Metabolite quantification of faecal extracts from colorectal cancer patients and healthy controls
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Gwénaëlle Le Gall1,*, Kiran Guttula2,*, Lee Kellingray1,*, Adrian J. Tett3, Rogier ten Hoopen2, E. Kate Kemsley1, George M. Savva1, Ashraf Ibrahim2,* and Arjan Narbad1,*
1Quadram Institute Bioscience, Norwich Research Park, Norwich, UK
2Division of Molecular Histopathology, Department of Pathology, University of Cambridge, Cambridge, UK
3Centre for Integrative Biology, University of Trento, Trento, Italy
*These authors contributed equally to this work
Gwénaëlle Le Gall, email: email@example.com
Keywords: NMR; colorectal cancer; markers; metabolite; metabolomics
Received: February 07, 2018 Accepted: August 10, 2018 Published: September 07, 2018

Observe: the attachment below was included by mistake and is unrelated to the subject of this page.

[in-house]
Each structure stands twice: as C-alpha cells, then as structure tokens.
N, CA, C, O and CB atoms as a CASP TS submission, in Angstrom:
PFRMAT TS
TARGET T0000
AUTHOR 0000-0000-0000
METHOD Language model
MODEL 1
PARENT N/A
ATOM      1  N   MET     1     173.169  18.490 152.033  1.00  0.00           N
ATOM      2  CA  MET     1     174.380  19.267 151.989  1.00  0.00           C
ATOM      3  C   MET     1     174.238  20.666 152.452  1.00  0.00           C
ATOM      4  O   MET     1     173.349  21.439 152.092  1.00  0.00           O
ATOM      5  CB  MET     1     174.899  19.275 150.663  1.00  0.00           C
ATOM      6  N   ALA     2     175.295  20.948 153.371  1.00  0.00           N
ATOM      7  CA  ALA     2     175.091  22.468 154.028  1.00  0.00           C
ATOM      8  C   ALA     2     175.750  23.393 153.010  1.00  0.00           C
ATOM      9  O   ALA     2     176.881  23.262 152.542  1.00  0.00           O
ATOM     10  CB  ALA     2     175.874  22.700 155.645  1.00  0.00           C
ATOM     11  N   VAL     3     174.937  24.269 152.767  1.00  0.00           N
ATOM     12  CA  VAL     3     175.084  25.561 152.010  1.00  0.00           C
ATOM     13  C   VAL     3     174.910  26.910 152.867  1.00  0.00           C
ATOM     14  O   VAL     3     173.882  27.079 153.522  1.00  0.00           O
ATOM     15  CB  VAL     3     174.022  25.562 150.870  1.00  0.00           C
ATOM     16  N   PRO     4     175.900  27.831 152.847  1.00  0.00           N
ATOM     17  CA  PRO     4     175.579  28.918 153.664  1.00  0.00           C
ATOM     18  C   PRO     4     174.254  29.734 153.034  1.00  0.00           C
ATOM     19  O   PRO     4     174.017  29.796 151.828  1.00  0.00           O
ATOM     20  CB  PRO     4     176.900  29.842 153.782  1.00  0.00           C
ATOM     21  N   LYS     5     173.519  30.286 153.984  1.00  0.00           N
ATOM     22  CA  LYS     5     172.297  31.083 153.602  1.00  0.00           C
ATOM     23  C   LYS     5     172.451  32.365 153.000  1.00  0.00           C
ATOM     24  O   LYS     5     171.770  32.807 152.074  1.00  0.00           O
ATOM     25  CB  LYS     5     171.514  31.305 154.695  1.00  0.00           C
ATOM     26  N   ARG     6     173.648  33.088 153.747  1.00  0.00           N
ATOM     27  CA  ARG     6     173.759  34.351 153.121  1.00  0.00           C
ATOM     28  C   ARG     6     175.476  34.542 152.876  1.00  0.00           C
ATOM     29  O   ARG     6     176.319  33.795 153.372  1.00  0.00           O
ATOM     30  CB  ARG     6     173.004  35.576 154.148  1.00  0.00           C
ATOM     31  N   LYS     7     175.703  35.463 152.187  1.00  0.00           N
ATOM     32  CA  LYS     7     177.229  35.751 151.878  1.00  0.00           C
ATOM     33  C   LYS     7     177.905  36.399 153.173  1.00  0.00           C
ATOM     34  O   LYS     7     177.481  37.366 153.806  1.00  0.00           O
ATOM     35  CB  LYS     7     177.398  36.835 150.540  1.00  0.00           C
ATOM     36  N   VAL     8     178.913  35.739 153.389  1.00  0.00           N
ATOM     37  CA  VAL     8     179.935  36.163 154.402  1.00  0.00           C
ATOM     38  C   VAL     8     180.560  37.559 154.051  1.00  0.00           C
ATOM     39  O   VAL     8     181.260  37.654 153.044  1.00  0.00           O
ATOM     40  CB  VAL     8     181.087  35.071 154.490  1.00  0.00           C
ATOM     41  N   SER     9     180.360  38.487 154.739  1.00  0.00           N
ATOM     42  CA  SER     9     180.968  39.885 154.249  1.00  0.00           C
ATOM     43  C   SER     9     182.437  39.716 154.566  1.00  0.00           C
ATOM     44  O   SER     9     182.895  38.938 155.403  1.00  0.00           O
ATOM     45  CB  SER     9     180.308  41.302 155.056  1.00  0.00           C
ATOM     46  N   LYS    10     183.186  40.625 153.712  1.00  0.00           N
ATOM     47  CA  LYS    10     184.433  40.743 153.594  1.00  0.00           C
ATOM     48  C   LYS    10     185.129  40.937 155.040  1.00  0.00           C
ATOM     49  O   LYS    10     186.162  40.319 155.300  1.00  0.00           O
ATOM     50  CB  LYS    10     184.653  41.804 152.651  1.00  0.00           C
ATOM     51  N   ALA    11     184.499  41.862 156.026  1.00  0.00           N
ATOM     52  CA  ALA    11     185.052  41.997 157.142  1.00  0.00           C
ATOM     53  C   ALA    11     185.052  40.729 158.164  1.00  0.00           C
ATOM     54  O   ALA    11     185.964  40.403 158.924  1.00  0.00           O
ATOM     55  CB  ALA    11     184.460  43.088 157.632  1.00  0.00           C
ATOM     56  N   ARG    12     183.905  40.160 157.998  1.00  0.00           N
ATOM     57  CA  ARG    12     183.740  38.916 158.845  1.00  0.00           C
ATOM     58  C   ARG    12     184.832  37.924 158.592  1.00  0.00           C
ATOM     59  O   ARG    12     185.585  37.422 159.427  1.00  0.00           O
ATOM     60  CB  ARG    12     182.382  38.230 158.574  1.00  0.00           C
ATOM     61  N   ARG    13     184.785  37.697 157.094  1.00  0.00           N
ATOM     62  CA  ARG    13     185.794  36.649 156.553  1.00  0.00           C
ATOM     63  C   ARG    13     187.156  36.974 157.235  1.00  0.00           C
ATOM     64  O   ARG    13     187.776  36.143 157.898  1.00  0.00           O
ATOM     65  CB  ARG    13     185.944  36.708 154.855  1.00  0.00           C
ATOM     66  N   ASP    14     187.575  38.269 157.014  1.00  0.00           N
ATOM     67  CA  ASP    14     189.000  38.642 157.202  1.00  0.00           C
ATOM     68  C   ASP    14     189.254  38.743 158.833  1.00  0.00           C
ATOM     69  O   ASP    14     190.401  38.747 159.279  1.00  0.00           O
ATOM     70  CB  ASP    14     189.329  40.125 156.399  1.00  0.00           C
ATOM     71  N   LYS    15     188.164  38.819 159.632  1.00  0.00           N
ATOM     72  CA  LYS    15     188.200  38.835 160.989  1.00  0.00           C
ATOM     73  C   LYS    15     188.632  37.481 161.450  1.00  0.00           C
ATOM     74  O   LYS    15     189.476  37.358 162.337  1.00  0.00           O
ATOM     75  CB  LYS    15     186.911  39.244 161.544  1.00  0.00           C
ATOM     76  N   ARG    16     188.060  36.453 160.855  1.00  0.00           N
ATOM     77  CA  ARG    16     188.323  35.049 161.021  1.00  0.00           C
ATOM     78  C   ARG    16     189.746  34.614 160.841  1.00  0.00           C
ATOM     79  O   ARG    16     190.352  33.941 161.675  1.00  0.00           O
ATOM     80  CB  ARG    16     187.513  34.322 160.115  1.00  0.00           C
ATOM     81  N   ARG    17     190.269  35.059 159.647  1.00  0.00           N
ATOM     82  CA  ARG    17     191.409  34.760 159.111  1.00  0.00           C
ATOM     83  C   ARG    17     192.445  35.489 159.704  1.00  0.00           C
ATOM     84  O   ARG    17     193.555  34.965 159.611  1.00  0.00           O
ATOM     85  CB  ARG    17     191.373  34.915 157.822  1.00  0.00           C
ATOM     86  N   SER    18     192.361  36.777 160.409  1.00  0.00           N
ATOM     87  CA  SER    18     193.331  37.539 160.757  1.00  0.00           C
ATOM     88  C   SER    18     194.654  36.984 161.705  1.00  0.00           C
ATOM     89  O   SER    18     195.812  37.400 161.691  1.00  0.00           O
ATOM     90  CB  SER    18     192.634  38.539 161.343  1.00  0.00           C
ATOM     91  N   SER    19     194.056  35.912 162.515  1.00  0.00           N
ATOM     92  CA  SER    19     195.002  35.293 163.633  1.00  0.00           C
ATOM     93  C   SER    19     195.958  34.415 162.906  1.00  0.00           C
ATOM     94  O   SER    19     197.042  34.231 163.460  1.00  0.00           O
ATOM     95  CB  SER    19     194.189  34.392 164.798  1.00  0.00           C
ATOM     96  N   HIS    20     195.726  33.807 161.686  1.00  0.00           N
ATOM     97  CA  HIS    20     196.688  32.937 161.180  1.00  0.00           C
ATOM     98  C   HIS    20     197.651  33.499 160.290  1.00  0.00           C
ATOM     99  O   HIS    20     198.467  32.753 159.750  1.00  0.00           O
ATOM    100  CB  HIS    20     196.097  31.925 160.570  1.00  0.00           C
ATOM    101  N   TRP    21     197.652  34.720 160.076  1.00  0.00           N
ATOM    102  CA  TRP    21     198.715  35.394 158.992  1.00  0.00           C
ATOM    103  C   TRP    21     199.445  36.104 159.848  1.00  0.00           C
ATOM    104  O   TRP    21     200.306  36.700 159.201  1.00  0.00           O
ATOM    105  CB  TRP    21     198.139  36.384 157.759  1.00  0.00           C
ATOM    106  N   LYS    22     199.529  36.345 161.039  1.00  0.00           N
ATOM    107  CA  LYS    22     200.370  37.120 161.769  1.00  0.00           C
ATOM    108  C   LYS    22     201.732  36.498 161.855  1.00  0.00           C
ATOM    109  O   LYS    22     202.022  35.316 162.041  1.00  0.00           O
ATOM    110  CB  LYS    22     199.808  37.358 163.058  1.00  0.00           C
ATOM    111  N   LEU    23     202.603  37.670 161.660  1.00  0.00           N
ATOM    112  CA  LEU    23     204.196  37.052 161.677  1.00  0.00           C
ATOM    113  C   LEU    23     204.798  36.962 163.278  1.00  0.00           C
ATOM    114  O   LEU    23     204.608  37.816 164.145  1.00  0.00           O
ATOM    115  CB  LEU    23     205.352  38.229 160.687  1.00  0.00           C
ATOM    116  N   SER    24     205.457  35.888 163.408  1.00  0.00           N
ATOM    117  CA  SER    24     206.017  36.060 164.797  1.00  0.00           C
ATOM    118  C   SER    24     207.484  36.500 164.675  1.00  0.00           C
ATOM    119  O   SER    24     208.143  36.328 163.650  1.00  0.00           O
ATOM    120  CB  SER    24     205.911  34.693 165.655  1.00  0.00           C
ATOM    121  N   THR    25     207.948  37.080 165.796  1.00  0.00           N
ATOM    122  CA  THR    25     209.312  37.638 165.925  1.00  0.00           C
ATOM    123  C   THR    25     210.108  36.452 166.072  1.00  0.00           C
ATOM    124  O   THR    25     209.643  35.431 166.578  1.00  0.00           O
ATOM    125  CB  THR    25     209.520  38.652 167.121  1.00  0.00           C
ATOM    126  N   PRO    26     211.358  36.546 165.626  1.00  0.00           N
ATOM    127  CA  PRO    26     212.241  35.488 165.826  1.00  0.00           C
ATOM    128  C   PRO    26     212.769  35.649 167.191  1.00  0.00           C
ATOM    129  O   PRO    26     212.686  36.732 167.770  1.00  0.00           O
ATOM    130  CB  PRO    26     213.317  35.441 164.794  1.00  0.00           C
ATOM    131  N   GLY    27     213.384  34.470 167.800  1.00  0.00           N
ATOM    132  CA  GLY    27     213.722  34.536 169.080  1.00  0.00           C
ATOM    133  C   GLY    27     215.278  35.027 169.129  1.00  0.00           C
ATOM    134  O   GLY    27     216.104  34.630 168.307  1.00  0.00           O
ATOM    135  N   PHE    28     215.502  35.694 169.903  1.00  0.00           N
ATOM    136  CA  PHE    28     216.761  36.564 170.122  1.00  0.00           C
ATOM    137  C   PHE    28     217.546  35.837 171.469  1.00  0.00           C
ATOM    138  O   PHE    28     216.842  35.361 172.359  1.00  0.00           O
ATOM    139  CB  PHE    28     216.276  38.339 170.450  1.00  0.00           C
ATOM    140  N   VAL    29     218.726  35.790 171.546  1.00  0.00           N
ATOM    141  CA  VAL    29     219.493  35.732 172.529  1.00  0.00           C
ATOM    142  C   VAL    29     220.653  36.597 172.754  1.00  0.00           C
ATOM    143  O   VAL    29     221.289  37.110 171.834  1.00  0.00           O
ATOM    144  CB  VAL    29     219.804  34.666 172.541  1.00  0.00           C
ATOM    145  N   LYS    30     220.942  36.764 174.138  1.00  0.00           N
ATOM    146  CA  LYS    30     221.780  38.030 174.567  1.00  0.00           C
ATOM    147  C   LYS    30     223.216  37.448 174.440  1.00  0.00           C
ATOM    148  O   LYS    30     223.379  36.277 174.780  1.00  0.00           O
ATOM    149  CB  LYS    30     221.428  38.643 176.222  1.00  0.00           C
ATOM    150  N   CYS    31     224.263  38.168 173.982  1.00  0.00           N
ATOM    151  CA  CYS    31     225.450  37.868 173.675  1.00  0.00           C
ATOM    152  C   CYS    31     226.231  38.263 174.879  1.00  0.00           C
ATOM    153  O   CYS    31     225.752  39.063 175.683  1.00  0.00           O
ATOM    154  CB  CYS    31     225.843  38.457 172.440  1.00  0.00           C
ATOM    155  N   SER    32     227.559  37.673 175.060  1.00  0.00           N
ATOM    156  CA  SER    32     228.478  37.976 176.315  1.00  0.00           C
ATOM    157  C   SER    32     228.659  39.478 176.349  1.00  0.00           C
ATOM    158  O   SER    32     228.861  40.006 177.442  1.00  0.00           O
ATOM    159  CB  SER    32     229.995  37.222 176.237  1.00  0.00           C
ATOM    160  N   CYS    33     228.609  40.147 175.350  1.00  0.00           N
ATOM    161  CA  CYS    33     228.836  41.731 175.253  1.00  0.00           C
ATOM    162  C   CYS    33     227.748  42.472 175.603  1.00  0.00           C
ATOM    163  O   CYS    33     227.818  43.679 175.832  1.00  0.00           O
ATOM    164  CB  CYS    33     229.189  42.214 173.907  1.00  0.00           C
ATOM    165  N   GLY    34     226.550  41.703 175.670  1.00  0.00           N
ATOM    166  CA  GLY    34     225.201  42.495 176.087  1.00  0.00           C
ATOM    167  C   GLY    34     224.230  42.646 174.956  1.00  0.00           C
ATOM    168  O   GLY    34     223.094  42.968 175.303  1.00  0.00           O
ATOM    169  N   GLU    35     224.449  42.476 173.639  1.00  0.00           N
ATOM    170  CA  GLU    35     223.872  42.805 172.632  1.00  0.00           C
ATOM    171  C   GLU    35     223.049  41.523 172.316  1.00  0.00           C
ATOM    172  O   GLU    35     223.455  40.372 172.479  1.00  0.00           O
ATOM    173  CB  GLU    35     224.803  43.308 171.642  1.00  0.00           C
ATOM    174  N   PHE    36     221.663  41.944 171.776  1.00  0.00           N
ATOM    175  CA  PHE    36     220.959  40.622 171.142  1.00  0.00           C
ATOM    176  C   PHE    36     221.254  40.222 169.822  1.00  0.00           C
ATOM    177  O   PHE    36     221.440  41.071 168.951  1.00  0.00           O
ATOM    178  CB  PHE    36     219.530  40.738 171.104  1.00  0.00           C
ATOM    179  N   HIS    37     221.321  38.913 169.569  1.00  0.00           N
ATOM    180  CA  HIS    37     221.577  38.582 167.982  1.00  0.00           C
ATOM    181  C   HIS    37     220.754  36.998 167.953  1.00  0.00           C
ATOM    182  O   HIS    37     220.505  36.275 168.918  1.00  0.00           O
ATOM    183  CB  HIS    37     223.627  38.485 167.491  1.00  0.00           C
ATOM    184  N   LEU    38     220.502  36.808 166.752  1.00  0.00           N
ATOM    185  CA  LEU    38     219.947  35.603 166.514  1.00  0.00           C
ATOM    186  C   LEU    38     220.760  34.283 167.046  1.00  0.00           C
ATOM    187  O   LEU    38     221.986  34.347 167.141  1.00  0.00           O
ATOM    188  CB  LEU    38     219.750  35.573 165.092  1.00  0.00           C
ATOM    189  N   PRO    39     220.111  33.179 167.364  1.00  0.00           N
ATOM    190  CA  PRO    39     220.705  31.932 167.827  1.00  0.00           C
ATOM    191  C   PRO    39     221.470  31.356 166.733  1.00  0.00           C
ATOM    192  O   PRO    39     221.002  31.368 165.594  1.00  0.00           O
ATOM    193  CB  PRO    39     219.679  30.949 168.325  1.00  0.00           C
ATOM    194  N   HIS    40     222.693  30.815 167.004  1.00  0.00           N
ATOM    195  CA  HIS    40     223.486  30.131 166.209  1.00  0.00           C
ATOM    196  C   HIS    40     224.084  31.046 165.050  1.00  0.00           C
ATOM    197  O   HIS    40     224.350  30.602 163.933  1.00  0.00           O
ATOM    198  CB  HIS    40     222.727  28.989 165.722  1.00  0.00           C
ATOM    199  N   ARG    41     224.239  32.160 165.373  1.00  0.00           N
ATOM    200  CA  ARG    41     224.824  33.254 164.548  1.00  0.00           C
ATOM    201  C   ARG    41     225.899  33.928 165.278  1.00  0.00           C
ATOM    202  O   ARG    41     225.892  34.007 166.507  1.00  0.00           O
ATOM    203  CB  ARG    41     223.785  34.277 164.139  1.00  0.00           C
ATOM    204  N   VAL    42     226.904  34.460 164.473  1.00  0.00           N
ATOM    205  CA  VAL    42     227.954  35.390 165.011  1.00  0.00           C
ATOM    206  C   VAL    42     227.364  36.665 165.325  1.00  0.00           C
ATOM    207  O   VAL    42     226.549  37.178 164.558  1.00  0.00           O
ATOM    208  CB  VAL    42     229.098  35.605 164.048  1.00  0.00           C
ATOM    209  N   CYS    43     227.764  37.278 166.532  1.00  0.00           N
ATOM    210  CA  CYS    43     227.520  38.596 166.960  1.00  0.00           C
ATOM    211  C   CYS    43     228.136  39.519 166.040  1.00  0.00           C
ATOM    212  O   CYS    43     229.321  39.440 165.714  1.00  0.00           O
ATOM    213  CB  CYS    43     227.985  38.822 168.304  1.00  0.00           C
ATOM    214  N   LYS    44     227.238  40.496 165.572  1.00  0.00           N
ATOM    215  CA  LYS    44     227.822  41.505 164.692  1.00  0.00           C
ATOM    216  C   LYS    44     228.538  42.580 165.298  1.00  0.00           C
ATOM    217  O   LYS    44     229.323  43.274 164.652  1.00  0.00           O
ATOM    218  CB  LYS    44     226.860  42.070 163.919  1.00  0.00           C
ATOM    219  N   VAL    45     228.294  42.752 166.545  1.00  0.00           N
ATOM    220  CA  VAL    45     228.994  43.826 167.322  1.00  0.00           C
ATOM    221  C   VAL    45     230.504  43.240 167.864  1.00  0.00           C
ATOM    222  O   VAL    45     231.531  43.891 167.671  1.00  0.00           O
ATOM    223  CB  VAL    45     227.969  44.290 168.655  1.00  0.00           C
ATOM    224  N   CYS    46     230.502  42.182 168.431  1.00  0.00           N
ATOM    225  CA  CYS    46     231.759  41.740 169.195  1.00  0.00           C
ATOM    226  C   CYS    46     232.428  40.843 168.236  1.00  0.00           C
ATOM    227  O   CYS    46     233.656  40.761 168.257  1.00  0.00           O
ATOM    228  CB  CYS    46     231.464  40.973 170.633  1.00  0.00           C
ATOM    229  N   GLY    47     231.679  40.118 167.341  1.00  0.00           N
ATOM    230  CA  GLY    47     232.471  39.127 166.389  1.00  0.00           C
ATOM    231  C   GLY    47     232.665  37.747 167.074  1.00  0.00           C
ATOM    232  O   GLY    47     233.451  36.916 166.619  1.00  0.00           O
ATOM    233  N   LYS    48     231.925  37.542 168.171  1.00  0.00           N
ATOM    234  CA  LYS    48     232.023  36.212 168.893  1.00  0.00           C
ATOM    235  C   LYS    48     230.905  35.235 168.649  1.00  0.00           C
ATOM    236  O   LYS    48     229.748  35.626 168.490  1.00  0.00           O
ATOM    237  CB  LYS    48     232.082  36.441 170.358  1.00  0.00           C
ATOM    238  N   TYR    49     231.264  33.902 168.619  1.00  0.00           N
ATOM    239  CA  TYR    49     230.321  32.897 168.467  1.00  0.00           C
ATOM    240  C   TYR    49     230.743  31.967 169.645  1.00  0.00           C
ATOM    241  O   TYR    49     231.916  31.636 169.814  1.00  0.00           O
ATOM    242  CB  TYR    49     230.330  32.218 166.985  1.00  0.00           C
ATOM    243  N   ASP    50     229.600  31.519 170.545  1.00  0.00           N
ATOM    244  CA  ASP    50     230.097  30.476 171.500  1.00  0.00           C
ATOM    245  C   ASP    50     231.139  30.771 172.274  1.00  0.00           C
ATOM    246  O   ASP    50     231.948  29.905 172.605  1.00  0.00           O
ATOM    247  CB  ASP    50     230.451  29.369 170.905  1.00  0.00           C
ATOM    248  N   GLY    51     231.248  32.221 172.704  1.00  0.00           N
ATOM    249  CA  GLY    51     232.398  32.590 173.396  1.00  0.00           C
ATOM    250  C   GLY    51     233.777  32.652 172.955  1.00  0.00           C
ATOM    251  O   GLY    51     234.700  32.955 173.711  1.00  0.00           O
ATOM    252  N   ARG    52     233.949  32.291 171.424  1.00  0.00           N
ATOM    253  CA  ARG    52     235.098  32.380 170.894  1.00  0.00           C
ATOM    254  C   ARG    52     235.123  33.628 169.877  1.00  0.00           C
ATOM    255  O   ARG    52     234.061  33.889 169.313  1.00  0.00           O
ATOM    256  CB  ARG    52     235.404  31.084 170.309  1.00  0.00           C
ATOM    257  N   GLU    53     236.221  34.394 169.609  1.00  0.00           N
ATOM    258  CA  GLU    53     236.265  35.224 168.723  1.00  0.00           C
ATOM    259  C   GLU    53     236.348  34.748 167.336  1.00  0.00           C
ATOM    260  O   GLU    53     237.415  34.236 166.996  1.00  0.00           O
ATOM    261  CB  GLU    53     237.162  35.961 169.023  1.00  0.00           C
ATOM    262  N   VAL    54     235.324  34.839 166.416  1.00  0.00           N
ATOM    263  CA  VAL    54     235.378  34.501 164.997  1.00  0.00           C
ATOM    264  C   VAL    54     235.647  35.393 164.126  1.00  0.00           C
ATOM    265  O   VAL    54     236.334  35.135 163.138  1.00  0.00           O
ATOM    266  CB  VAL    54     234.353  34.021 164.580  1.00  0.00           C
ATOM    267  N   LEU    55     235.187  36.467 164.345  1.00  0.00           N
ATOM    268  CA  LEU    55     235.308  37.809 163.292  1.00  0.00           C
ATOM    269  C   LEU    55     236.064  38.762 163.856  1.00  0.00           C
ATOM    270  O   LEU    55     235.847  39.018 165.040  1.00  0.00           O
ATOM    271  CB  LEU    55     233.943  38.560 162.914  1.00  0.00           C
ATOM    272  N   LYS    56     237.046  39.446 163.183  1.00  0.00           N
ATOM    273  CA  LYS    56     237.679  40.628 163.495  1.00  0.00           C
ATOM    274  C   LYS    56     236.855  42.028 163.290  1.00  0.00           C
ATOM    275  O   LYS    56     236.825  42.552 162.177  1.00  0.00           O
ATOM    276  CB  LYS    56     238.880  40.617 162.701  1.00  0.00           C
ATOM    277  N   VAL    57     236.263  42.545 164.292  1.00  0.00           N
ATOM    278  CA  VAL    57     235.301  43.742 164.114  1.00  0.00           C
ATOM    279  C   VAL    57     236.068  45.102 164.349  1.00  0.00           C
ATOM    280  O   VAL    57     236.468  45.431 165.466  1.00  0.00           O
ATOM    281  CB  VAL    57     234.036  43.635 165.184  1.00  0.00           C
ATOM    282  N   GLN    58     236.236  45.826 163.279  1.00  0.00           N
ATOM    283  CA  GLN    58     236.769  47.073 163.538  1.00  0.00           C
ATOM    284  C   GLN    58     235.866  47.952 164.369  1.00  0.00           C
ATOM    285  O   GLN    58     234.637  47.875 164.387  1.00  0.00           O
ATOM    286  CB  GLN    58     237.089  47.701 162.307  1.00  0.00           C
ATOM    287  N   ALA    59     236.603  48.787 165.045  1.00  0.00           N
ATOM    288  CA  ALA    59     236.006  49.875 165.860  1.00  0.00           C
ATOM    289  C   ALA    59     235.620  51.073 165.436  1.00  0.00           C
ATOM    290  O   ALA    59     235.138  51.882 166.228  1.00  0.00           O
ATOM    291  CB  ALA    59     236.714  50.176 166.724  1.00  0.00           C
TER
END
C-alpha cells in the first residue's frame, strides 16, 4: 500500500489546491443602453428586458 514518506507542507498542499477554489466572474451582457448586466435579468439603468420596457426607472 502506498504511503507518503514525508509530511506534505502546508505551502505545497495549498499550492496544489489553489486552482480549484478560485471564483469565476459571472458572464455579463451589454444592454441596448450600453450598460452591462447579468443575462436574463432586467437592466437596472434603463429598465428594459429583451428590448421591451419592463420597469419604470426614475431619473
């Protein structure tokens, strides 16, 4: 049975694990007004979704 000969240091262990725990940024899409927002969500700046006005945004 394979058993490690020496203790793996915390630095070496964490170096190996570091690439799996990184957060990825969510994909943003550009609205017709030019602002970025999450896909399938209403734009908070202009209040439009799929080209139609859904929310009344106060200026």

Colorectal cancer (CRC), a primary cause of morbidity and mortality worldwide is expected to rise in the coming years. A better understanding of the metabolic changes taking place during the disease progression is needed for effective improvements of screening strategies and treatments. In the present study, Nuclear Magnetic Resonance (NMR) metabolomics was used to quantify the absolute concentrations of metabolites in faecal extracts from two cohorts of CRC patients and healthy controls. The quantification of over 80 compounds revealed that patients with CRC had increased faecal concentrations of branched chain fatty acids (BCFA), isovalerate and isobutyrate plus valerate and phenylacetate but diminished concentrations of amino acids, sugars, methanol and bile acids (deoxycholate, lithodeoxycholate and cholate). These results suggest that alterations in microbial activity and composition could have triggered an increase in utilisation of host intestinal slough cells and mucins and led to an increase in BCFA, valerate and phenylacetate. Concurrently, a general reduction in the microbial metabolic function may have led to reduced levels of other components (amino acids, sugars and bile acids) normally produced under healthy conditions. This study provides a thorough listing of the most abundant compounds found in human faecal waters and presents a template for absolute quantification of metabolites. The production of BCFA and phenylacetate in colonic carcinogenesis warrants further investigations.
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